JavaScript For loop


Loops can execute a block of code a number of times.

Loops are handy, if you want to run the same code over and over again, each time with a different value.

Often this is the case when working with arrays:

Instead of writing:


                      text += cars[0] + "<br>";
                      text += cars[1] + "<br>";
                      text += cars[2] + "<br>";
                      text += cars[3] + "<br>";
                      text += cars[4] + "<br>";
                      text += cars[5] + "<br>";
                  

You can write:


                      var i;
                      for (i = 0; i < cars.length; i++) { 
                        text += cars[i] + "<br>";
                      }
                

Different Kinds of Loops

JavaScript supports different kinds of loops:

  • for - loops through a block of code a number of times
  • for/in - loops through the properties of an object
  • while - loops through a block of code while a specified condition is true
  • do/while - also loops through a block of code while a specified condition is true

The For Loop

The for loop has the following syntax:


                      for (statement 1; statement 2; statement 3) {
                        // code block to be executed
                      }
                

Statement 1 is executed (one time) before the execution of the code block.

Statement 2 defines the condition for executing the code block.

Statement 3 is executed (every time) after the code block has been executed.


                      for (i = 0; i < 5; i++) {
                        text += "The number is " + i + "<br>";
                      }
                

Full example with rendered value


                      <p id="example-1"></p>
      
                      <script>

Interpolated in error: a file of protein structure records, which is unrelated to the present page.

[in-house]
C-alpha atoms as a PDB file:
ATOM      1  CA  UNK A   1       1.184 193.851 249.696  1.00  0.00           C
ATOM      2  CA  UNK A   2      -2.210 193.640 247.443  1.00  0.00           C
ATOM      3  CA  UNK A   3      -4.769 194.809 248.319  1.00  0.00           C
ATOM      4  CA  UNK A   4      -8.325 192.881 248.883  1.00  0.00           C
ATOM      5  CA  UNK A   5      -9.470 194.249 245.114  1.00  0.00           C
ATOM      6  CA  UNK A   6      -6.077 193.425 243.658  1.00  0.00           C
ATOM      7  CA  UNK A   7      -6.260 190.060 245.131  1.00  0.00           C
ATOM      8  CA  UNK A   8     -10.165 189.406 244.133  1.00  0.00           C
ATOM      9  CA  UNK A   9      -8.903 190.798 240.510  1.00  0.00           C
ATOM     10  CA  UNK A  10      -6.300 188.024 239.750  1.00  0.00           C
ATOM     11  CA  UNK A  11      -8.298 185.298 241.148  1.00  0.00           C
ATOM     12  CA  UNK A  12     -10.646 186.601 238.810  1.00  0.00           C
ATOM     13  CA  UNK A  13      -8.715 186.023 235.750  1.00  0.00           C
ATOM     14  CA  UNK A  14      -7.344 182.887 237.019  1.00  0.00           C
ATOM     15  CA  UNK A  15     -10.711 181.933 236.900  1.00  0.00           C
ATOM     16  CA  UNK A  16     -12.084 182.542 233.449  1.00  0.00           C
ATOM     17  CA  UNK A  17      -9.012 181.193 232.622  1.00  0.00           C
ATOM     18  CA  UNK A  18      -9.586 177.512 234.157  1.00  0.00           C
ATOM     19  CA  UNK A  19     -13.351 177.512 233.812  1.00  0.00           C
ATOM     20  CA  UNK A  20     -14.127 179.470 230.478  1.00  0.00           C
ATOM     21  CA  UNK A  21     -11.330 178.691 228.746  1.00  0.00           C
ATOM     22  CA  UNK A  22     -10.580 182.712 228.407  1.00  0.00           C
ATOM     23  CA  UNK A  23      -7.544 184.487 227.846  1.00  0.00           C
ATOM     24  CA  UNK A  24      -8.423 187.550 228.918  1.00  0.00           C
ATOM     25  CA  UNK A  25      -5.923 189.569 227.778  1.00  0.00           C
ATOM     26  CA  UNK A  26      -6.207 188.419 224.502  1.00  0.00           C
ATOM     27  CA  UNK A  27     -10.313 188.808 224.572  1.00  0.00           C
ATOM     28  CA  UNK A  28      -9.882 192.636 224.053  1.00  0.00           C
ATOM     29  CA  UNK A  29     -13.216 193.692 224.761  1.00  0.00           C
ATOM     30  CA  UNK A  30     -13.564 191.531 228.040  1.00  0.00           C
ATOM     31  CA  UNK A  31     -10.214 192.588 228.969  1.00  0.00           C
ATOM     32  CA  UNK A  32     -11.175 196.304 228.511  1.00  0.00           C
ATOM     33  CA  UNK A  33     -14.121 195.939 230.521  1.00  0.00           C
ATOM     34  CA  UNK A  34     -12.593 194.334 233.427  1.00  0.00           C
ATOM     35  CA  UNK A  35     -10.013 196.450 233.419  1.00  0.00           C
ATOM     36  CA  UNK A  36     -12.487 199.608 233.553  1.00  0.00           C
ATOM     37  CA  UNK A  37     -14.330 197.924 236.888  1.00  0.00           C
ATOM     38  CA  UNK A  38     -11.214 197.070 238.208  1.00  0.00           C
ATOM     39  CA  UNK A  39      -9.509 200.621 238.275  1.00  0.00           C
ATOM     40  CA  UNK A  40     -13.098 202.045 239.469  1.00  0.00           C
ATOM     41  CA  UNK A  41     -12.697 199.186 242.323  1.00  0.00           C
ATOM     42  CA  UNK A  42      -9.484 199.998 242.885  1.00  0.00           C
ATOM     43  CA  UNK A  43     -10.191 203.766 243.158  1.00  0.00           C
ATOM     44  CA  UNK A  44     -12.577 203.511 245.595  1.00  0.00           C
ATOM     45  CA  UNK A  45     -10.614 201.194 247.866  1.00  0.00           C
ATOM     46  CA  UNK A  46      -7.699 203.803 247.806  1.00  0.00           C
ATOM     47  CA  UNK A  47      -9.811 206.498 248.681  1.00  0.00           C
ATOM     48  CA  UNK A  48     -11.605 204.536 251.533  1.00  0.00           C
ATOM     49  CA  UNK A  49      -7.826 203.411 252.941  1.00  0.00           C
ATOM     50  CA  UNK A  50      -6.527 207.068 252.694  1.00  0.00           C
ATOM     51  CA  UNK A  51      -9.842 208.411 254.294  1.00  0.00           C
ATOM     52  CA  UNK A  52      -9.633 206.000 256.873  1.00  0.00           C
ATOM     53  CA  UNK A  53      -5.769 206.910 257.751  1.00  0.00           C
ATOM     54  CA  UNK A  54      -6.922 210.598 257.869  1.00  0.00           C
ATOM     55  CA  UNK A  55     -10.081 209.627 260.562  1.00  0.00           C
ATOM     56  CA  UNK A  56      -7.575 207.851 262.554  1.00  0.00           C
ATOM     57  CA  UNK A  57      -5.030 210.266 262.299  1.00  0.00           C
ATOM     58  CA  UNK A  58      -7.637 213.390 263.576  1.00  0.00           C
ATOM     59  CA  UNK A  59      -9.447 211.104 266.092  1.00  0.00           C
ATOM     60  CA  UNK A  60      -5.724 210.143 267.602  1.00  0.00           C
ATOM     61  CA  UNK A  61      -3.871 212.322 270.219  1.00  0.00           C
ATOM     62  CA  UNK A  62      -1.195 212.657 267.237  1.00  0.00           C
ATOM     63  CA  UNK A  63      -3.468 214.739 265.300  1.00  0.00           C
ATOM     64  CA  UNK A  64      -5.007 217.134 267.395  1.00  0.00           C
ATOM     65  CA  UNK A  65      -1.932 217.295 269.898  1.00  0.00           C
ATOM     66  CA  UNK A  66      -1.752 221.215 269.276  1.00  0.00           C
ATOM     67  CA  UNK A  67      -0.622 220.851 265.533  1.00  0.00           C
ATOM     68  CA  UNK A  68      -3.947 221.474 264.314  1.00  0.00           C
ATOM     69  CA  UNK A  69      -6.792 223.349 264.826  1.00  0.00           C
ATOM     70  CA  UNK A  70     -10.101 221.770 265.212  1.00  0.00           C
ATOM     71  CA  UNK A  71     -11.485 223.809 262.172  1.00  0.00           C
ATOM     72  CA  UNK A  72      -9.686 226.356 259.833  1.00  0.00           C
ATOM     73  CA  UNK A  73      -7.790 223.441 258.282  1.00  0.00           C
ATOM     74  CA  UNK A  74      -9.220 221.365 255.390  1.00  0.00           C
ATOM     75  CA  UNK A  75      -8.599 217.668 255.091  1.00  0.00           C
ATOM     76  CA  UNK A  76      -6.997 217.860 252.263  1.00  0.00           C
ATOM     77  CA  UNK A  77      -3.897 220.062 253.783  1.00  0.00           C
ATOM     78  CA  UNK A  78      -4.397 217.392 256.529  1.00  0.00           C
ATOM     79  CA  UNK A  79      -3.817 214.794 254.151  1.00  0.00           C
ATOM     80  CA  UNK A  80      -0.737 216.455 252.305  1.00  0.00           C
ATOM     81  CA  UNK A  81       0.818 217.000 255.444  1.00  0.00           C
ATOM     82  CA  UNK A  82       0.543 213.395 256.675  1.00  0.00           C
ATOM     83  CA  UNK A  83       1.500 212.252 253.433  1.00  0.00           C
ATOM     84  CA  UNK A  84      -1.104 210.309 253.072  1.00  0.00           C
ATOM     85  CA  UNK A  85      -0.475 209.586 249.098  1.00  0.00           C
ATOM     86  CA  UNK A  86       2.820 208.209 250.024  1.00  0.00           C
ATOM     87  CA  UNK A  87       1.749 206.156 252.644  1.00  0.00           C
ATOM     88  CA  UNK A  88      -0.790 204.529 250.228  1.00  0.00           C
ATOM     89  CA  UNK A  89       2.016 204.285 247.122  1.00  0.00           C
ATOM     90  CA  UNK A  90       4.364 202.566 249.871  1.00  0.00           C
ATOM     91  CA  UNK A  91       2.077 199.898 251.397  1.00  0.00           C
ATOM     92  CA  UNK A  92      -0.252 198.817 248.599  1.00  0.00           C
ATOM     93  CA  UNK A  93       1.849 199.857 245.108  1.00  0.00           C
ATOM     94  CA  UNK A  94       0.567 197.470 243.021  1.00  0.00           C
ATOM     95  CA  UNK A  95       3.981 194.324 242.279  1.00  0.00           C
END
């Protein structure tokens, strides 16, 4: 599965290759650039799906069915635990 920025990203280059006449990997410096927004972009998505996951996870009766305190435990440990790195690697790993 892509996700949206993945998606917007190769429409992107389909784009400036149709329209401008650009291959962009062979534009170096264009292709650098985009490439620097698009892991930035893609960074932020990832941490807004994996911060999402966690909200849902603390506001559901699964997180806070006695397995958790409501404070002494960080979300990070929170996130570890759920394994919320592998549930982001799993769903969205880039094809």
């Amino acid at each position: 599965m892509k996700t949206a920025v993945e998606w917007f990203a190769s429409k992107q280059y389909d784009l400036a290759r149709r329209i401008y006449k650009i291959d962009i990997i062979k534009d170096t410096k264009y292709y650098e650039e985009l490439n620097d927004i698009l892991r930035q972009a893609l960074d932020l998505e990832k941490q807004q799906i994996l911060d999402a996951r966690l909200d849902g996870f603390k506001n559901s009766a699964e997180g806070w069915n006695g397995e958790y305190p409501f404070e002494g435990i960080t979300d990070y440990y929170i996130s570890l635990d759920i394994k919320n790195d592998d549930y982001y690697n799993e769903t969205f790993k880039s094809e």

var text = "";
                        var i;
                        for (i = 0; i < 5; i++) {
                            text += "The number is " + i + "<br>";
                        }
                        document.getElementById("example-1").innerHTML = text;
                    </script>
                

Live preview

From the example above, you can read:

Statement 1 sets a variable before the loop starts (var i = 0).

Statement 2 defines the condition for the loop to run (i must be less than 5).

Statement 3 increases a value (i++) each time the code block in the loop has been executed.


Statement 1

Normally you will use statement 1 to initialize the variable used in the loop (i = 0).

This is not always the case, JavaScript doesn't care. Statement 1 is optional.

You can initiate many values in statement 1 (separated by comma):


                      for (i = 0, len = cars.length, text = ""; i < len; i++) { 
                        text += cars[i] + "<br>";
                      }
                

And you can omit statement 1 (like when your values are set before the loop starts):


                      var i = 2;
                      var len = cars.length;
                      var text = "";
                      for (; i < len; i++) { 
                        text += cars[i] + "<br>";
                      }
                    

However, at the beginning it will be best if you write loops with standard syntax:

for (statement 1; statement 2; statement 3) {


Statement 2

Often statement 2 is used to evaluate the condition of the initial variable.

This is not always the case, JavaScript doesn't care. Statement 2 is also optional.

If statement 2 returns true, the loop will start over again, if it returns false, the loop will end.

Warning: If you omit statement 2, you must provide a break inside the loop. Otherwise the loop will never end. This will crash your browser. Read about breaks in a later chapter of this tutorial.

The same as above - at the beginning it will be best if you write loops with standard syntax:

for (statement 1; statement 2; statement 3) {


Statement 3

Often statement 3 increments the value of the initial variable.

But statement 3 can do anything - like negative increment (i--), positive increment (i = i + 15), or anything else.


Exercises - test your knowledge

Exercise 1

Create a loop that runs from 0 to 9 and write a result in the console.


                        for (i = 0; i < 10; i++) {
                          console.log(i);
                        }
                
Rate this lesson

Previous lesson Next lesson

Spread the word:
Do you need help? Use our support forum

About the author

User avatar
Michal Szymanski
Co-Founder at MDBootstrap & BrandFlow. Entrepreneur, web developer, UI/UX designer, marketing analyst. Dancer and nerd in one.